Start with these buckets then adjust accordingly: Life (rent/mortgage, vehicle, phone, health insurance, car insurance, etc…), Zero Debt (pay off the cards monthly), Give (regardless of your faith. Investing in others and being generous provides an amazing ROI over time for all the right reasons), Save (you don’t know when the emergency is coming, but you know it is coming). Order those as you see fit, based on your personality, beliefs, reality. But have a plan and stick to it. I wish I would have sooner.


Q3: How can I strategically create a savings plan?

Clint:  Yes. Do so. Now. I’m not trivializing the question – I’m just saying it is so important to have that in place, that any strategy that produces any savings is a good thing. Be in position to borrow from yourself before you borrow from anyone else. The rule of thumb is 3-6 months of monthly needs in savings. I’ve personally never been able to get quite there, but once I get rid of all debt… that’s the goal for me.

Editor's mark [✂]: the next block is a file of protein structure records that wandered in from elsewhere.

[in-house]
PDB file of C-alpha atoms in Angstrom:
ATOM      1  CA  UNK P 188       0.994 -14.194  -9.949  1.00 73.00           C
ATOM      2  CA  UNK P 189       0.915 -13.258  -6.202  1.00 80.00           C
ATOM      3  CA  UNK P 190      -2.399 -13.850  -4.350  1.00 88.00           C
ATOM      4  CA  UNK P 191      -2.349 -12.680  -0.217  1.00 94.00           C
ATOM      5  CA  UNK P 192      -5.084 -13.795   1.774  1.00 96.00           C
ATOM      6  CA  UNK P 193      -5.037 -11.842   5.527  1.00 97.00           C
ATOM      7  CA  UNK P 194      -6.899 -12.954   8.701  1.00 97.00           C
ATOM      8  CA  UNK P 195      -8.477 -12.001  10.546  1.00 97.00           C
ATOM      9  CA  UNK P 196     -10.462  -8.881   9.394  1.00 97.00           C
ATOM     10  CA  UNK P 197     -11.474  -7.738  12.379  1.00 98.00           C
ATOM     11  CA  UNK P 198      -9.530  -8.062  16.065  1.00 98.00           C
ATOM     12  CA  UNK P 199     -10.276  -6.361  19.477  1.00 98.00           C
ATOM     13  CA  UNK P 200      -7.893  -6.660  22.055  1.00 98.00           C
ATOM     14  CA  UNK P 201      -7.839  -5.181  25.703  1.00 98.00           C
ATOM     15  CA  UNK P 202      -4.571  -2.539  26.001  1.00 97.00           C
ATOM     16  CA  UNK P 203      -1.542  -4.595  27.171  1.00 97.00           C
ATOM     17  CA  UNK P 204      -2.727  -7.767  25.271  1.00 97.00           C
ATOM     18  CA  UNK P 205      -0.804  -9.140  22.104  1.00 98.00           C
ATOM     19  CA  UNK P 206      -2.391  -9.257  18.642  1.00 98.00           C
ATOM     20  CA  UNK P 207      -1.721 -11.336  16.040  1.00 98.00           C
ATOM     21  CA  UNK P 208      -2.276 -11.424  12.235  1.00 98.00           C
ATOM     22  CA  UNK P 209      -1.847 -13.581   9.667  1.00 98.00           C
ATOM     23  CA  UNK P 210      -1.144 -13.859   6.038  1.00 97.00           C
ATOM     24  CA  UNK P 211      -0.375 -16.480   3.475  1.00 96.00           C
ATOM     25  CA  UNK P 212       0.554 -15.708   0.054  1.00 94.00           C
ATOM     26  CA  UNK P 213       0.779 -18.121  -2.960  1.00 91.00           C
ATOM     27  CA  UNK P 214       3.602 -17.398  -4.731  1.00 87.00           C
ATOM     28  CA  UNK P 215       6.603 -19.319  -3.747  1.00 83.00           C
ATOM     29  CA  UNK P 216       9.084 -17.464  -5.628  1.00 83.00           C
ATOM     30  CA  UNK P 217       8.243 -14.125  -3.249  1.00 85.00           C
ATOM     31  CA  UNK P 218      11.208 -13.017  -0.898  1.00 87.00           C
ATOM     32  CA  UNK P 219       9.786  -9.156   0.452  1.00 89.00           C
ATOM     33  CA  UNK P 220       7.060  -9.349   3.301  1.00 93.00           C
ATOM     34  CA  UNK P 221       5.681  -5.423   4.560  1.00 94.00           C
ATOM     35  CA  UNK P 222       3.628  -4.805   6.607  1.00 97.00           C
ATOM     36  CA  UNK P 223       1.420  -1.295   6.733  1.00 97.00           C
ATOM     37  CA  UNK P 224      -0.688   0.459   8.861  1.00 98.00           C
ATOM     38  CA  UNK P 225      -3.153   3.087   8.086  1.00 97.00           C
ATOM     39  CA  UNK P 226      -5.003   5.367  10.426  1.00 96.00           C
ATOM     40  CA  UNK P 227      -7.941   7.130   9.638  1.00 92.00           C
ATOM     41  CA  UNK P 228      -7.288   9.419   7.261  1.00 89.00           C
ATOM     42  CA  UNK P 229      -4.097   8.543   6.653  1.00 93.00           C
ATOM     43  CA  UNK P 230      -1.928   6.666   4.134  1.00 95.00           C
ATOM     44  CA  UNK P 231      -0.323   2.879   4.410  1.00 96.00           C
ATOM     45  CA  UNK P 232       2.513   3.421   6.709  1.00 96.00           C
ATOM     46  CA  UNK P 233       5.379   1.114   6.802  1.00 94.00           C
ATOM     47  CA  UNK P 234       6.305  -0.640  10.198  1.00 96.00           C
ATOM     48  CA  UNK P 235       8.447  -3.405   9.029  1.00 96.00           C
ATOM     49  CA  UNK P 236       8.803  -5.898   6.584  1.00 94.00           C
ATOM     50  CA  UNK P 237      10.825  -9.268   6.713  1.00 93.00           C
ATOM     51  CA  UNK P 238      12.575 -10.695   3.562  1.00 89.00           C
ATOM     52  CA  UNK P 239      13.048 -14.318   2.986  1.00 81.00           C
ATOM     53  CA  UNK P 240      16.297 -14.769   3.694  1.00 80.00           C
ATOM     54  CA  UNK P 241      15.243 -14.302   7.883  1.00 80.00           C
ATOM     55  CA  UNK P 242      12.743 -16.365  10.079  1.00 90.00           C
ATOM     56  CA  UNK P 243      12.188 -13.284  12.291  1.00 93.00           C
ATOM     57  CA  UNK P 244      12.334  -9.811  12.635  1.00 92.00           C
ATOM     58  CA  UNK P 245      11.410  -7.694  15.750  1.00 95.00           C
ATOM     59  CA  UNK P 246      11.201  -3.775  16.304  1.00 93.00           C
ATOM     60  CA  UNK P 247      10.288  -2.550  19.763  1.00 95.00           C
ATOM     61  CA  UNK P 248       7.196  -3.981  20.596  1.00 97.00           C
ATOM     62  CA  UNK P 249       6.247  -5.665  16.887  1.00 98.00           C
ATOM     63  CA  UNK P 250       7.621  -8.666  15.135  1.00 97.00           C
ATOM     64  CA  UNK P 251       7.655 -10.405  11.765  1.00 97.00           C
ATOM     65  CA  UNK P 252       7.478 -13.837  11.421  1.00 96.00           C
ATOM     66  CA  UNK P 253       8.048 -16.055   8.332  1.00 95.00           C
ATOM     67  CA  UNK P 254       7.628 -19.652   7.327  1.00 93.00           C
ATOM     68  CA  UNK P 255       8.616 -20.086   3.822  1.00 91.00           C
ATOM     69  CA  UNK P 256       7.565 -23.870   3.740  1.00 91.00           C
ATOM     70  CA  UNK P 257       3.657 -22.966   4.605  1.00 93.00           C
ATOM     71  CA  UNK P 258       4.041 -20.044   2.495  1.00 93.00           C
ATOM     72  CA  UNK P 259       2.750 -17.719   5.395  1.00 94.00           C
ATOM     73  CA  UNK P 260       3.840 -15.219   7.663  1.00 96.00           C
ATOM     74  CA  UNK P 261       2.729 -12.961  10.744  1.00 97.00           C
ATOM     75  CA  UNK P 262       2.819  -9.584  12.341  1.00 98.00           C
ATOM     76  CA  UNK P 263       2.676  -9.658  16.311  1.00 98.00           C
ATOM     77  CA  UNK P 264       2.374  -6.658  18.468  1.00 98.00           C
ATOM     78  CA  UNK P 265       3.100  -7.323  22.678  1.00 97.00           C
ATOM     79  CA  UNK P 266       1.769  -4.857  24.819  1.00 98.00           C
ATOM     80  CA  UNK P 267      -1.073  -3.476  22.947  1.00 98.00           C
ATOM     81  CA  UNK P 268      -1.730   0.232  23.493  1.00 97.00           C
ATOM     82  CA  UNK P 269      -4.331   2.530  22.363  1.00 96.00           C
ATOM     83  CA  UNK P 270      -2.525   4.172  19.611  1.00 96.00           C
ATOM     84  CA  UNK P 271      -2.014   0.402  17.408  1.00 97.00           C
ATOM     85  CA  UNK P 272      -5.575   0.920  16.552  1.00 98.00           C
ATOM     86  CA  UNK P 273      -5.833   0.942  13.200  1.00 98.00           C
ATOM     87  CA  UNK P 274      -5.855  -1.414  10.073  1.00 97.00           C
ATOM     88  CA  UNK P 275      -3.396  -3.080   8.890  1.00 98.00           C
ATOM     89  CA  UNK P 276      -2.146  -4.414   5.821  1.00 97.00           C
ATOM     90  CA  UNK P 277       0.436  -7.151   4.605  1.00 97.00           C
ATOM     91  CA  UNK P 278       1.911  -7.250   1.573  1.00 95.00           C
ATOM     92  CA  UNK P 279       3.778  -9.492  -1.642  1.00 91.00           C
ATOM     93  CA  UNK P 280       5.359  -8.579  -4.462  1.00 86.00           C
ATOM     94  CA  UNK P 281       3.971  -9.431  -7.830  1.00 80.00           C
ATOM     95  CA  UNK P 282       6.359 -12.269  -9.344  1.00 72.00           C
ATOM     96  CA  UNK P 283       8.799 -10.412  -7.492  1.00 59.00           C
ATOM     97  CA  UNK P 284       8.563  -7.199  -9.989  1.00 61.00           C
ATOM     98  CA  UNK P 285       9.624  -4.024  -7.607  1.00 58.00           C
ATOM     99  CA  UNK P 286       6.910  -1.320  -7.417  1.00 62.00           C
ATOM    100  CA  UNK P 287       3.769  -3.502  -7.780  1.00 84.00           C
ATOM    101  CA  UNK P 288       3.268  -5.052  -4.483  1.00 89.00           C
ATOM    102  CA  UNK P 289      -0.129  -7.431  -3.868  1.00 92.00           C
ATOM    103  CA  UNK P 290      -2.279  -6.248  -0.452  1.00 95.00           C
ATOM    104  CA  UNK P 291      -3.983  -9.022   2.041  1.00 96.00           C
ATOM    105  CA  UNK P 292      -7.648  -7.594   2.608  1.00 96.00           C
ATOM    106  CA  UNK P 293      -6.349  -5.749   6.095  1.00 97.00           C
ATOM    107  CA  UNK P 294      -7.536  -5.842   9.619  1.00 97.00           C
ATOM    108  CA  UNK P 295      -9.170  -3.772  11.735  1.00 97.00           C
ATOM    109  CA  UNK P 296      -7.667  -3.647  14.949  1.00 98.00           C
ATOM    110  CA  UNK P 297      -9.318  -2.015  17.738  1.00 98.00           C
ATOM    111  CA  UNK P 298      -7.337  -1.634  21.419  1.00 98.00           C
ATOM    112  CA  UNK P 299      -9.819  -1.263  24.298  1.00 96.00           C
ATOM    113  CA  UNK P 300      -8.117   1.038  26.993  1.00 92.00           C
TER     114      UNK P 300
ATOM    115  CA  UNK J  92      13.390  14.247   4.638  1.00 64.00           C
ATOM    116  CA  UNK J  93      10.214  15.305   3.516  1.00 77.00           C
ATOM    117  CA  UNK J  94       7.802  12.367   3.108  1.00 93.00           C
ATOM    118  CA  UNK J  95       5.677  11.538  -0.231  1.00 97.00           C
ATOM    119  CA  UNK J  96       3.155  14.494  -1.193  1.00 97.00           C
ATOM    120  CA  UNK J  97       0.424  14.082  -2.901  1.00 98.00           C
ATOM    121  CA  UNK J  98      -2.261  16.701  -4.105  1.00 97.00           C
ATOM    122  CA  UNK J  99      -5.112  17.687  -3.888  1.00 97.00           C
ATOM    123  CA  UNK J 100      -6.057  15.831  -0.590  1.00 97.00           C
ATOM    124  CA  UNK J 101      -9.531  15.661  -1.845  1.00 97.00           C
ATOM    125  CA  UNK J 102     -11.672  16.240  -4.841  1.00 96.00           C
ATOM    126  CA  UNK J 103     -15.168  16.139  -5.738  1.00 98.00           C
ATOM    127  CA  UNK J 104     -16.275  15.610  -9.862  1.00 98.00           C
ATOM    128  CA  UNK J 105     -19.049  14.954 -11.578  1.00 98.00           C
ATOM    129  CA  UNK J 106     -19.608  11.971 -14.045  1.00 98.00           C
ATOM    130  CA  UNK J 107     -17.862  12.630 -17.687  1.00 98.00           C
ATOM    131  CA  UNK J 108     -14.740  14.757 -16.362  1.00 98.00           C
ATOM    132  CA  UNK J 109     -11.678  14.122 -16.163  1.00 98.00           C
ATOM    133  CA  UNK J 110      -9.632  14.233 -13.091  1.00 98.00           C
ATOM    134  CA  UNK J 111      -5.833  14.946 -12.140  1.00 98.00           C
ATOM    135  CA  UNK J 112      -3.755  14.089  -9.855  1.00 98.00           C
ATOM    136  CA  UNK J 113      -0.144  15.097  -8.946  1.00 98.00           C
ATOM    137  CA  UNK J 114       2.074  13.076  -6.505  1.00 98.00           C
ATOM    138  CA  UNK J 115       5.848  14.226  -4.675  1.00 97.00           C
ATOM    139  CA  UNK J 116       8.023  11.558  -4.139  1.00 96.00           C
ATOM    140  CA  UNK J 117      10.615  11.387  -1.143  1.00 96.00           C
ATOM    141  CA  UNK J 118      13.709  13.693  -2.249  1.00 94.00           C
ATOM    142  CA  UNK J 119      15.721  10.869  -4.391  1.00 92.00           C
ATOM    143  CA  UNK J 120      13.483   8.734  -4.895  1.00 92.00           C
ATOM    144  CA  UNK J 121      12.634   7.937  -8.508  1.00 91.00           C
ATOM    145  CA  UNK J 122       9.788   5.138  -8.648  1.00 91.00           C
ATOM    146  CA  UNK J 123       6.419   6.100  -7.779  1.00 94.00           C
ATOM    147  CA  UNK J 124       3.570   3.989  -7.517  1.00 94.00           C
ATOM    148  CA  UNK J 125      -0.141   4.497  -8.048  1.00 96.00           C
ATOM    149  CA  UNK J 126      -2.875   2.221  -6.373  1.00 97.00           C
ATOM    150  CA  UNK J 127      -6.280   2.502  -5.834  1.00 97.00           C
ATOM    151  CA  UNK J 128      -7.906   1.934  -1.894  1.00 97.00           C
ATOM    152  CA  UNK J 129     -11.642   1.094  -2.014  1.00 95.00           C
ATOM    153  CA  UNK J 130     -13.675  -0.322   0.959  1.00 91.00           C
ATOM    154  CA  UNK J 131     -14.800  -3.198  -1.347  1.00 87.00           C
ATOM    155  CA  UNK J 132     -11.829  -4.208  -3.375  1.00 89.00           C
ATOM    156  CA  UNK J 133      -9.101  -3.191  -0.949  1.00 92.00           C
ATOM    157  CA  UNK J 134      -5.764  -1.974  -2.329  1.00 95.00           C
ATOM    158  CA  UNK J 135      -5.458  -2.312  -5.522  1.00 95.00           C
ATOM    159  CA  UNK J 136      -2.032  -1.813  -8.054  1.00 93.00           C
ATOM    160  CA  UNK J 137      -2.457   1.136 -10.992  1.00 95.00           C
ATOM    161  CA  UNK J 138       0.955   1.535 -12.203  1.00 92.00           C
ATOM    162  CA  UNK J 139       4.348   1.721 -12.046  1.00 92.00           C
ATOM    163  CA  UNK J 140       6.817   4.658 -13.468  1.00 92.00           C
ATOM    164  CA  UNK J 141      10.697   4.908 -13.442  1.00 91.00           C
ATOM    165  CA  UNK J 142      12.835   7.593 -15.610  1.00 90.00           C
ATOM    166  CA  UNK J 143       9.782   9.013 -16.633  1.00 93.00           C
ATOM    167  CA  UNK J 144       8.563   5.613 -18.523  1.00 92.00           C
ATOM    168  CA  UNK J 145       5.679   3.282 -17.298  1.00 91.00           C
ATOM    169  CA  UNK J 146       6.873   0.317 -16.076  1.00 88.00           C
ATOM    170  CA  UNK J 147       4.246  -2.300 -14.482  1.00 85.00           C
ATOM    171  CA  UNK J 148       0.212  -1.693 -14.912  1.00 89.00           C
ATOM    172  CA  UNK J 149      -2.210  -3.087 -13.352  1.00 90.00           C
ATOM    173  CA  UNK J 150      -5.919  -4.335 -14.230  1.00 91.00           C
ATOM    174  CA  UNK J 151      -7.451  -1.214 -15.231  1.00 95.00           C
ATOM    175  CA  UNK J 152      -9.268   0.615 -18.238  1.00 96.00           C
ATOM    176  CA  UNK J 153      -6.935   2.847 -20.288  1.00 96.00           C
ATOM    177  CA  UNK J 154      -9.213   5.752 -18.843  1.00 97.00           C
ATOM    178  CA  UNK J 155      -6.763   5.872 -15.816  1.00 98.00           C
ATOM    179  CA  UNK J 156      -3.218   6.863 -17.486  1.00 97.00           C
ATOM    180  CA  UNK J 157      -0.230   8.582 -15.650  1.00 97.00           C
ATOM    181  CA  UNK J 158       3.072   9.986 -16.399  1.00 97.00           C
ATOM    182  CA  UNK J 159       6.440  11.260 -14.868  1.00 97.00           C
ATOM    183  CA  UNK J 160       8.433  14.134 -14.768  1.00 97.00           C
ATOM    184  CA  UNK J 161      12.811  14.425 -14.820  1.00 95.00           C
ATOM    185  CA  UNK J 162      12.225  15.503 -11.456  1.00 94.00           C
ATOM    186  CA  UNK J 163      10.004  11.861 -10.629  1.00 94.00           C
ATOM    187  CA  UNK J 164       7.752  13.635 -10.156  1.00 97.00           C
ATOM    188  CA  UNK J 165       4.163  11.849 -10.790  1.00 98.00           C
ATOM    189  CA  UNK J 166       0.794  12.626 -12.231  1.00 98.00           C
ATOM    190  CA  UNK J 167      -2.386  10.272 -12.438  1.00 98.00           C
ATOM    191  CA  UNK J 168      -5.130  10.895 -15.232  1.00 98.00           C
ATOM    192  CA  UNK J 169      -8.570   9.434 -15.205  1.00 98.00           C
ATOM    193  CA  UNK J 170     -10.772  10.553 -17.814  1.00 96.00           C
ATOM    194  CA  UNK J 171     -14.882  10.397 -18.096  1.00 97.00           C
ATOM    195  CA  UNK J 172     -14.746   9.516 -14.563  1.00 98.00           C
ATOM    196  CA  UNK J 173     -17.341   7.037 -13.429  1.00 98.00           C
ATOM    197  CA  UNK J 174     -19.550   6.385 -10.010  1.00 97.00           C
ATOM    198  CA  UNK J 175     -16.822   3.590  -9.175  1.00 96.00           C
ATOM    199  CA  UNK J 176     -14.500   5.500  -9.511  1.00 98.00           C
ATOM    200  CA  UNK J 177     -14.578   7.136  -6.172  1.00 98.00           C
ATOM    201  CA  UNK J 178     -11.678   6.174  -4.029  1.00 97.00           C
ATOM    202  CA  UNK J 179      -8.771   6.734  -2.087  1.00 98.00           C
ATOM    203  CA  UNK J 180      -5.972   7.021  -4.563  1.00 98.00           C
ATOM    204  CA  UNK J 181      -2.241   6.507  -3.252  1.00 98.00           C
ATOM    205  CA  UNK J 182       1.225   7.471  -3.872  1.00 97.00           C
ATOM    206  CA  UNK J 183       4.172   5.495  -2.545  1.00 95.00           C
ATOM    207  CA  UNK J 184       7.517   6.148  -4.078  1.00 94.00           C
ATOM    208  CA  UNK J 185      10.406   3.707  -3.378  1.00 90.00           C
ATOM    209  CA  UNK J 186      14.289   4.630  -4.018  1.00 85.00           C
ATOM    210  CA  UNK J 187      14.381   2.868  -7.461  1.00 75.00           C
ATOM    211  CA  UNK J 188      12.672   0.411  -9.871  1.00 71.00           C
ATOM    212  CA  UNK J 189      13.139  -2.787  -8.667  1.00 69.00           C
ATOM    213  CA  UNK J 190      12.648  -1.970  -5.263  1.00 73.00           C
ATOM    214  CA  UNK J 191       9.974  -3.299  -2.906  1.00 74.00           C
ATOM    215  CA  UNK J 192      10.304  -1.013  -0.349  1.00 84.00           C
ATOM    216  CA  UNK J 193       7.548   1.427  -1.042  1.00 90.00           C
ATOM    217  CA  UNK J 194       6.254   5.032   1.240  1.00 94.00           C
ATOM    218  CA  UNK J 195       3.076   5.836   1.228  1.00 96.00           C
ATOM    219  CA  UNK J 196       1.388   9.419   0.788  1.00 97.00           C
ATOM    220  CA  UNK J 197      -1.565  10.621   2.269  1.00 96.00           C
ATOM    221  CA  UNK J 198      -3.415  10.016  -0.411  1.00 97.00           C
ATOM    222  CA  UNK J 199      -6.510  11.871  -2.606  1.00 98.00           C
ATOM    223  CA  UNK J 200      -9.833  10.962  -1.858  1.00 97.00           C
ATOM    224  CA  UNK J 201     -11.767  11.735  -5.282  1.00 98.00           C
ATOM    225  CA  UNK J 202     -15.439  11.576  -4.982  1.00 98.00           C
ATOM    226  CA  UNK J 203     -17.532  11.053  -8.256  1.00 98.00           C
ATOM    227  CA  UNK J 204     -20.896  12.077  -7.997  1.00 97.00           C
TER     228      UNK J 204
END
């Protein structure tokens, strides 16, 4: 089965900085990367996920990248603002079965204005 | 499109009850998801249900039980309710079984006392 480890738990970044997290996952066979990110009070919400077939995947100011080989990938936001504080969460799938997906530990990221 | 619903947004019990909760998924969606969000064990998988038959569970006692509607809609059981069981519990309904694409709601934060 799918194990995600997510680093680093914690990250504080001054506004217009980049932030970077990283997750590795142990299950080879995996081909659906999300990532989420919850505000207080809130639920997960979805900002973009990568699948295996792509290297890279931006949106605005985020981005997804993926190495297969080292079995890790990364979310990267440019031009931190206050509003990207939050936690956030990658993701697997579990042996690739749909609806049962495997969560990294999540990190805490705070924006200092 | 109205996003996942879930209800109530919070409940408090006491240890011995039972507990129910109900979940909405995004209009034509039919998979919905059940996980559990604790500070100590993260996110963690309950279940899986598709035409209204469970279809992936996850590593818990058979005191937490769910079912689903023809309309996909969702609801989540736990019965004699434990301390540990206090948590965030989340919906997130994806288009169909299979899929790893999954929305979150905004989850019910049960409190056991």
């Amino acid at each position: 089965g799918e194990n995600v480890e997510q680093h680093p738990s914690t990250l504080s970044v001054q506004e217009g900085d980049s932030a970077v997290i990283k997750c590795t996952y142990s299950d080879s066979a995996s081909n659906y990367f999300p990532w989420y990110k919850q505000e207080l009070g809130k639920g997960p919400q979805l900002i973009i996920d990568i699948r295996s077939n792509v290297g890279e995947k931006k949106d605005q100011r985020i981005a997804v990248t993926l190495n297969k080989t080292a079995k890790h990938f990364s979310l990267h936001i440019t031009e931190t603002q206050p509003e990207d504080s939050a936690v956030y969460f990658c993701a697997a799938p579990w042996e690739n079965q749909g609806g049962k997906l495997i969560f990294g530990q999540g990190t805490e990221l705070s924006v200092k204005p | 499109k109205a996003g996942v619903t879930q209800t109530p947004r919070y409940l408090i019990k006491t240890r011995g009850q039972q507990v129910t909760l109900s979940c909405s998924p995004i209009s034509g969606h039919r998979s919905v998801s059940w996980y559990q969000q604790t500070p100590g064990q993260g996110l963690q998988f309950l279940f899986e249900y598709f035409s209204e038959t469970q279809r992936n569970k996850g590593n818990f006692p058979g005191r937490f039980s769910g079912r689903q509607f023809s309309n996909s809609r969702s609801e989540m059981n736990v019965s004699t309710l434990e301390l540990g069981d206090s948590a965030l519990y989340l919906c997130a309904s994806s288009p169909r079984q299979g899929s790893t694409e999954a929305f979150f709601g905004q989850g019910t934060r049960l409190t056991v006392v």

Q4: Aside from having enough money to provide for a family, what’s the most important thing to strive for in life?

Clint: Money is a tool. Too often we make it the key to everything, but it’s not. It’s a necessary resource used to acquire what you’ve decided you need to have the life you believe you want… but that latter part of the sentence is what you need to focus on. What IS the life that you WANT?

I asked my wife and daughters a few years ago if they wanted to have stuff, or do stuff. They unanimously chose to be a family that does things, goes on trips, is active, and invites others to adventure with us. It’s one of the most important conversations we’ve had as a family, and it has dictated the house we live in, the cars we drive, and the clothes we wear. That’s stuff. The things we do, do together, and are planning to do together… that’s our life.

Slow down. Define the type of life you want to have and what it will cost, and let that drive the decisions you make about what you do, who you do it for, and how long you do it. I was visiting with a young man in my office a few years ago and we were talking about salaries and other financial things. I told him there are two ways to pay for the kind of life you want: one – make more money, two – make life cost you less. Neither of those work unless you know the kind of life you are wanting to build and what that’s going to cost.